Slowly I started to like being smoke-free. Not ever having to worry about grabbing a pack of cigs to make sure I had enough the next day. The slavery to nicotine was delightfully broken. And as I overcame my addiction, I became stronger, thanks to my gym membership. My biceps and thighs were looking pretty good. I was feeling good. I could smell stuff. I slept better.

My God, it was an uphill battle. But so worth it.

As I embarked on another major journey the following year, becoming pregnant and giving birth to my first child, my son, I knew in my heart that it was the best thing I have ever done in my life. I was so thankful that I didn’t need to go through withdrawals of the nicotine addiction as well as morning sickness.

To this day, though, I still crave the odd cigarette. I’ve had a couple here and there at parties, and enjoyed them immensely. But I will never pick up that habit again.

Until I’m 90, that is.

(Post script. Dan faltered with quitting then, but I, along with my two children, were ecstatic when he quit five years ago, for good.)





This is my Lily.

12 06 2011

She is on the cusp of becoming a young woman. Hints of disdain and subtle embarrassment at my behaviour flicker upon her face, at odds with her love for me. Her eyes, though, still light up in my presence, she still covets her hugs and snuggles from me, especially at night. I give them more freely than I ever have, because I know that these moments are now limited in availability.

She is my heart. She comes to me, only me, still, after all these years when she needs a compassionate ear. I used to joke that she wanted to crawl back into my uterus, exasperated by her constant physical need of my touch and embrace. That desperate two year old, all hands and kisses, smothering my being. But now, I take it all, all of the bestowed love with a guilty pleasure, knowing full well how fast time goes, how soon I will sadly remember and wish for it back.

My daughter, my light, my love. Before my eyes, she has become what I have always known she will be. Strong and empathetic, fierce and sweet. Tall. Utterly and dangerously beautiful. Cautious and shy with an ironic dab of attitude. Her heart gets hurt far too easily, yet I don’t want that to ever change since this is a part of her that is too huge and too important and too enmeshed in her own being to require fixing. I want her to embrace her Self, her depth and humour and pride and courage. To defeat the defeatist within her who nags and cajoles with “I can’t” and instead to recognize the iconic strength and hear that whisper of “I can”.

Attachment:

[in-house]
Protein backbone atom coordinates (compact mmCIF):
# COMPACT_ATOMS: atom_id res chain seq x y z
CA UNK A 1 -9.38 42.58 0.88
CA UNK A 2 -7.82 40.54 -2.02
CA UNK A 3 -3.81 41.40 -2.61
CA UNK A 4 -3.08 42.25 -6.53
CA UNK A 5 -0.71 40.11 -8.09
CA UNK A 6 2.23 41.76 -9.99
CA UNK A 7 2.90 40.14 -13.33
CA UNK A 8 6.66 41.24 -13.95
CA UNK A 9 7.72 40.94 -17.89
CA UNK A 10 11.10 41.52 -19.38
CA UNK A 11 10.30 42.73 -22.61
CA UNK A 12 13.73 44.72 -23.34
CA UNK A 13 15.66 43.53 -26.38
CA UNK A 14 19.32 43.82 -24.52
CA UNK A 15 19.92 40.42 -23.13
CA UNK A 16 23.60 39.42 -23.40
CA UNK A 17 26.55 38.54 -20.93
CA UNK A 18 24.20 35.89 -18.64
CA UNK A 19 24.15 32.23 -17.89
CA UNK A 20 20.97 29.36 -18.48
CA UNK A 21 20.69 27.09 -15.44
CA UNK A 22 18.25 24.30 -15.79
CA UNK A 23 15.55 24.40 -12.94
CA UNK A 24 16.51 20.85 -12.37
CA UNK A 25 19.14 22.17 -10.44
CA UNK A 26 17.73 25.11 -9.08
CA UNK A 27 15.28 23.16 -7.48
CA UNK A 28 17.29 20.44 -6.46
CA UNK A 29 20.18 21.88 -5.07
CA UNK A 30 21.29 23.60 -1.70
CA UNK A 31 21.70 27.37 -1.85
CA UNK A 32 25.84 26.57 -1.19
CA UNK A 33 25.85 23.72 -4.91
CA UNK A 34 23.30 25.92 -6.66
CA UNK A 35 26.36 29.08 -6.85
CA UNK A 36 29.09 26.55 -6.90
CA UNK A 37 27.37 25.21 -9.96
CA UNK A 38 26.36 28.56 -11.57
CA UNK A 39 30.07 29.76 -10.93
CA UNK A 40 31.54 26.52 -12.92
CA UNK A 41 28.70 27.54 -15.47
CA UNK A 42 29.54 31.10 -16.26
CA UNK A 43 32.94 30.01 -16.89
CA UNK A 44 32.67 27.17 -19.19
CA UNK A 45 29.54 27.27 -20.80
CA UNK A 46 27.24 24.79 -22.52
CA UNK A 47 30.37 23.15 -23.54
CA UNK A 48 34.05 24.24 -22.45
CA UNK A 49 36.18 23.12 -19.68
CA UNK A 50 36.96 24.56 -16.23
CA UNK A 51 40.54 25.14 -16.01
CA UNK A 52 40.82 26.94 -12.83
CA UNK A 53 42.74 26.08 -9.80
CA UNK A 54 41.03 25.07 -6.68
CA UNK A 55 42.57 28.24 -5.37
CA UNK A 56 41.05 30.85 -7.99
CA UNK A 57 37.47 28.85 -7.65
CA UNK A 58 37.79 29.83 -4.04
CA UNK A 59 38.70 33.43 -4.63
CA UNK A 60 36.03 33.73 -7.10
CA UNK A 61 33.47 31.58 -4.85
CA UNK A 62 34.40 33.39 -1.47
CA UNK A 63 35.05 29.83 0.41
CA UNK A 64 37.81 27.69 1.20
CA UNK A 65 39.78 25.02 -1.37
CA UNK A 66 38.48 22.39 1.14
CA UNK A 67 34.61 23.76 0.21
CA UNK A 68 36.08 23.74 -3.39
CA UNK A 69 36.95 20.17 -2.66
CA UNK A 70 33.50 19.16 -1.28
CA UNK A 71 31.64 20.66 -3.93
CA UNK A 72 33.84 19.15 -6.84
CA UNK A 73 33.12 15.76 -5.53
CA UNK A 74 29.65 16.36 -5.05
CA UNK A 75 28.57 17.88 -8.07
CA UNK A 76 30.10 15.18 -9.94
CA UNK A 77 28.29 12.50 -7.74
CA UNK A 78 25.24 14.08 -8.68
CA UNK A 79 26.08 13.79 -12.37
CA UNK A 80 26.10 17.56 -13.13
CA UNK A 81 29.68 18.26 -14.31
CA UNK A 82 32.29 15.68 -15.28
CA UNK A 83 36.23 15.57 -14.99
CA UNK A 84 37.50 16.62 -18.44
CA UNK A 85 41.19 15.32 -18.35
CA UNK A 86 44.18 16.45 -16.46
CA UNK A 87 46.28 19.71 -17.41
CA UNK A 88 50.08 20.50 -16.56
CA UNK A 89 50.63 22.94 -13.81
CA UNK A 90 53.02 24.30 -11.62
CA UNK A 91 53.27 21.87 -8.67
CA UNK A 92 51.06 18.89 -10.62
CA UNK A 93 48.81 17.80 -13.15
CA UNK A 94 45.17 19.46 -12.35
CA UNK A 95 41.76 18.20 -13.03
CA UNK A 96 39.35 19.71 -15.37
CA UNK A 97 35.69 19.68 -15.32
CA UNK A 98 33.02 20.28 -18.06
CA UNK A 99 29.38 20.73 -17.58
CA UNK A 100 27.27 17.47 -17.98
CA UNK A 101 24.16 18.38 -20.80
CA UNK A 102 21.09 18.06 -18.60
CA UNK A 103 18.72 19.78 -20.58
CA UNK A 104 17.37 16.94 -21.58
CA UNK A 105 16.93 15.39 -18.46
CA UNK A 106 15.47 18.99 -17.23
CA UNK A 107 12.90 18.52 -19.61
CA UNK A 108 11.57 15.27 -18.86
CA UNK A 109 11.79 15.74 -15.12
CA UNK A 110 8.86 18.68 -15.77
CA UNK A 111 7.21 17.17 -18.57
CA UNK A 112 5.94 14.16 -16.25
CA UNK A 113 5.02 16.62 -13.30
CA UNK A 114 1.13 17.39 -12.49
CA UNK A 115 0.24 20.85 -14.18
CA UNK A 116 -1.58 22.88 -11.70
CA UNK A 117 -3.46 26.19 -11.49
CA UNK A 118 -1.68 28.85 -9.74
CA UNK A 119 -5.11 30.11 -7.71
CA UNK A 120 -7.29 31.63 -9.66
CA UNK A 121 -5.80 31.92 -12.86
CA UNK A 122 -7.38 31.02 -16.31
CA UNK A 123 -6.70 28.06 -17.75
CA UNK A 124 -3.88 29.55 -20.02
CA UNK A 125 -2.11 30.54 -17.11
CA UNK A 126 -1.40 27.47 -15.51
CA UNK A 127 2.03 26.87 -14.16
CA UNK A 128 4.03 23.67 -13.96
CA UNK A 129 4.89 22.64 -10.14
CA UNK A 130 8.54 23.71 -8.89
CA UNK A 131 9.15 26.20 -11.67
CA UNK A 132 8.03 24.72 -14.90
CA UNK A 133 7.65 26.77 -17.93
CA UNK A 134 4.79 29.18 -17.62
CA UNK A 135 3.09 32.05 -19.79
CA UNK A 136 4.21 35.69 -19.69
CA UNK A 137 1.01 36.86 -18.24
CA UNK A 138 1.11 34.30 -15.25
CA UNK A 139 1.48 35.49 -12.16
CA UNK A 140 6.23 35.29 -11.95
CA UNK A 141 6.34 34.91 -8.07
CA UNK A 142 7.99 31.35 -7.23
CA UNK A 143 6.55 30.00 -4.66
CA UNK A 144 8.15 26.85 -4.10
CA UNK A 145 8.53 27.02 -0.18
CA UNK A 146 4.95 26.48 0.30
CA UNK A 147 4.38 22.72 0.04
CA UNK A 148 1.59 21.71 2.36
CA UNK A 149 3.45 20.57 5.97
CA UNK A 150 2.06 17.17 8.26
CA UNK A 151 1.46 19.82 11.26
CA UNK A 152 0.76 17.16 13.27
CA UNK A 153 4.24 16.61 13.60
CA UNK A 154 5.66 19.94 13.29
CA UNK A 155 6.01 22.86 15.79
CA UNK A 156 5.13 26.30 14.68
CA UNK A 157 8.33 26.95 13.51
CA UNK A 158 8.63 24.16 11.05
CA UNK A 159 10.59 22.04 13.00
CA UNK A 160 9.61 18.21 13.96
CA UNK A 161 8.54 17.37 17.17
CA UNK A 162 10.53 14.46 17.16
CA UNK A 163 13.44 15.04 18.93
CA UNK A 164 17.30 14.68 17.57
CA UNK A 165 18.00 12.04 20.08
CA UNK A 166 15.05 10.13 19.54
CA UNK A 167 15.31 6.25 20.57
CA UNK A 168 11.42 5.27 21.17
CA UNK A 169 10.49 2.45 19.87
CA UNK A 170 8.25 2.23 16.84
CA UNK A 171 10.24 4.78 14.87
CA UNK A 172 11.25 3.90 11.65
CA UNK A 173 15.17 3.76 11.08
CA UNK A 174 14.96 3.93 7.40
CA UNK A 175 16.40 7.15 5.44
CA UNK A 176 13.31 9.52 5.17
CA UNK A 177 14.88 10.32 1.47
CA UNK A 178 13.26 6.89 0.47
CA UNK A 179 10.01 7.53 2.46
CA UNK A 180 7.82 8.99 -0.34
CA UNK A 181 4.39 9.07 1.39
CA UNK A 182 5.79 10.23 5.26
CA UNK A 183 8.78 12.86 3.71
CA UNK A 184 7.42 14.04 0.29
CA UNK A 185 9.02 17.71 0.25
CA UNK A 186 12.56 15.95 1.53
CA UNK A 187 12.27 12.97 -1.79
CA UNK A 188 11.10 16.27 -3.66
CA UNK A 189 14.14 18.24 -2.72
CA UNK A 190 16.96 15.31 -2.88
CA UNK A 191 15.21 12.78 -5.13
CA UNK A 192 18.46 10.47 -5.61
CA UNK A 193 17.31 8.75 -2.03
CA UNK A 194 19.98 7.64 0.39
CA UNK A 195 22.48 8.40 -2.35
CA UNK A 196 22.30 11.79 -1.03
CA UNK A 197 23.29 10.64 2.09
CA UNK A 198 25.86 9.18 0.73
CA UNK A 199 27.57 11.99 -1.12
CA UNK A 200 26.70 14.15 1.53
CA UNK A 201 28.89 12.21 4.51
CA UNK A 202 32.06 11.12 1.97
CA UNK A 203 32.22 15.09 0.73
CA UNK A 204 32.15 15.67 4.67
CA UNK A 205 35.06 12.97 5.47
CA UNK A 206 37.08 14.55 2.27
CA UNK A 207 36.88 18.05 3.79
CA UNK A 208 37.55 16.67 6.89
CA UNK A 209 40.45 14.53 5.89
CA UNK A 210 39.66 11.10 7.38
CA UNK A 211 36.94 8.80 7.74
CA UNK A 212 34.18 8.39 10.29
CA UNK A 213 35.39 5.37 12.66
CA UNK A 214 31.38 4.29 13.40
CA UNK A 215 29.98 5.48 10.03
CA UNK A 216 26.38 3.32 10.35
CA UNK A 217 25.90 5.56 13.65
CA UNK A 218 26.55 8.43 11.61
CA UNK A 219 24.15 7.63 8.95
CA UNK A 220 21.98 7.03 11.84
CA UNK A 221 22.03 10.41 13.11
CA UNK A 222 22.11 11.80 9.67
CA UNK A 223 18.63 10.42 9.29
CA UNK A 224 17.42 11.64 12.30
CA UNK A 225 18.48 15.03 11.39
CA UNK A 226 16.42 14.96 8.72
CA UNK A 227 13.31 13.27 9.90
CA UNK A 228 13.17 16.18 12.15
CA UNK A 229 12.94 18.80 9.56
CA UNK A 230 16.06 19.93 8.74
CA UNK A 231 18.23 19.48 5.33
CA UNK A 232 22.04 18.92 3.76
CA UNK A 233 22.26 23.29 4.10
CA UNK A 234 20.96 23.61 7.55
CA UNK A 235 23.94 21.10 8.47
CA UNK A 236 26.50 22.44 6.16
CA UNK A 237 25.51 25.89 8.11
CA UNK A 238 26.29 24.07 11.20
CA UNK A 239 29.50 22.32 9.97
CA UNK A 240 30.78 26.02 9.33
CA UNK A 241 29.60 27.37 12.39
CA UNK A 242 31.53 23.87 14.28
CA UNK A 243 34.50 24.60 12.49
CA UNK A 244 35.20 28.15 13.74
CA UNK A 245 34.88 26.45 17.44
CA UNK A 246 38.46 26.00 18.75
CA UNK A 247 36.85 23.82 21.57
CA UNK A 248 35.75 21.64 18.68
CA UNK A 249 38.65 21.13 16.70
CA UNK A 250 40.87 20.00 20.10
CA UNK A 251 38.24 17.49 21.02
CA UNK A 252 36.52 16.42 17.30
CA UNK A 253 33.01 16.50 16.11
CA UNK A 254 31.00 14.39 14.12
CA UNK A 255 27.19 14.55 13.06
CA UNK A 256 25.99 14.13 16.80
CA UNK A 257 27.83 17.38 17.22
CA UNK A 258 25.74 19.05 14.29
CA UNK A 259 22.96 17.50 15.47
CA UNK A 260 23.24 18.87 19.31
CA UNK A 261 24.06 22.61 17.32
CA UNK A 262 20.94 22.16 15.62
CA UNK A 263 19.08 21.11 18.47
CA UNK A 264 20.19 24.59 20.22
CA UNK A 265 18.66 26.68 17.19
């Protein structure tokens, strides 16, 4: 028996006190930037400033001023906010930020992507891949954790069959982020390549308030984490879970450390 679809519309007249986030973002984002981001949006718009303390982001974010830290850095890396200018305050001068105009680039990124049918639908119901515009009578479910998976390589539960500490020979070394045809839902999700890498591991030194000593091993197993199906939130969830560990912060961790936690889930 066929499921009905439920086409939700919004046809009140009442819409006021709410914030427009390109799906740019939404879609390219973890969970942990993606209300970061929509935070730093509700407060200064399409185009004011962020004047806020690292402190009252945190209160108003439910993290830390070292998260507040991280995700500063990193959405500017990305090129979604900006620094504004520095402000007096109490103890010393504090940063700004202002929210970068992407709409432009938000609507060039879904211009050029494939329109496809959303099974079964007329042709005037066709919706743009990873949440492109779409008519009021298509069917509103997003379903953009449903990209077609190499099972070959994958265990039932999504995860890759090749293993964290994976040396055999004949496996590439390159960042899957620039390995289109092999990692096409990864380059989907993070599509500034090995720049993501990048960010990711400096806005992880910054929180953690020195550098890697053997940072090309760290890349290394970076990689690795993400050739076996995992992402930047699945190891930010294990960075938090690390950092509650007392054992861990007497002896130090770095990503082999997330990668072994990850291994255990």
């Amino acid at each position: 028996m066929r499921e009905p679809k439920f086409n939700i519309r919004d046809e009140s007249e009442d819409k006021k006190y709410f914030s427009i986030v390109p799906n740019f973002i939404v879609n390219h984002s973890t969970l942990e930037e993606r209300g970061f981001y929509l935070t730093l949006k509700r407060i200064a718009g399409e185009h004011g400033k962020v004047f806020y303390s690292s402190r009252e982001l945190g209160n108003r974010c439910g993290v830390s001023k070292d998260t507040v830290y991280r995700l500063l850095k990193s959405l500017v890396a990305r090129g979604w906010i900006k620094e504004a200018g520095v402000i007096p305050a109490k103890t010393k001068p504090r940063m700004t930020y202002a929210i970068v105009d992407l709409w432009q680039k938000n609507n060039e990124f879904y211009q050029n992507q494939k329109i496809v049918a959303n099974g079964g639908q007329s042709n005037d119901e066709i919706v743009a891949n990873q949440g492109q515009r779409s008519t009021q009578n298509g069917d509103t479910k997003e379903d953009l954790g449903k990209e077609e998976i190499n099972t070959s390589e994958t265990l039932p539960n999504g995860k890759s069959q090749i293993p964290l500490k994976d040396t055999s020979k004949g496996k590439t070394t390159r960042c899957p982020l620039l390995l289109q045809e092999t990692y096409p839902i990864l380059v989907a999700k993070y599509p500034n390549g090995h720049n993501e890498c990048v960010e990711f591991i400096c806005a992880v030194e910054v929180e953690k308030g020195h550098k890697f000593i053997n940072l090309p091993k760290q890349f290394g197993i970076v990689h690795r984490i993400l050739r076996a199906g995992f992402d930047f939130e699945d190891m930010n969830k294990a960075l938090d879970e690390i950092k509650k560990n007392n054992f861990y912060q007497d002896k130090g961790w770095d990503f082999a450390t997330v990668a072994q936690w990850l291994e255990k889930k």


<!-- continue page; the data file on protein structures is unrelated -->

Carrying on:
She is still my little girl. And even though the years will etch themselves upon her and me, these moments are coveted and treasured; these moments of mother and daughter bonding. We still hold hands while shopping for milk and eggs and while walking home from the school bus. Her face tilts up towards mine, her trust in me is beyond measure. I give in to this, I allow her epic adoration, I crave her necessity of me. In return, I receive beyond measure the joy of being her truth and guiding force. She trusts me. She listens to me. I tell her tales of my youth; she listens with such eagerness, my heart melts.

I am right now what holds her to this earth and molds her to be. I am not ready to let this go. I don’t think I ever will. It is complex, this mother-daughter love. It is a constant climb full of switch-backs, where she battles against me, fighting the similarities of her and I, begrudging our parallels of looks and personality. She resents how well I know her, and yet she is glad of it, because I know her so well. But as we curl up together and talk about such important things in her life, I know even if she cannot express it, she is glad that she can tell me anything.

When she was small, a teeny fuzzy bunny with white blonde hair, we would hold hands at night and I would whisper into her ear, “This is my Lily,” and she would whisper back, “This is my Mama.”

We are each other’s. Always.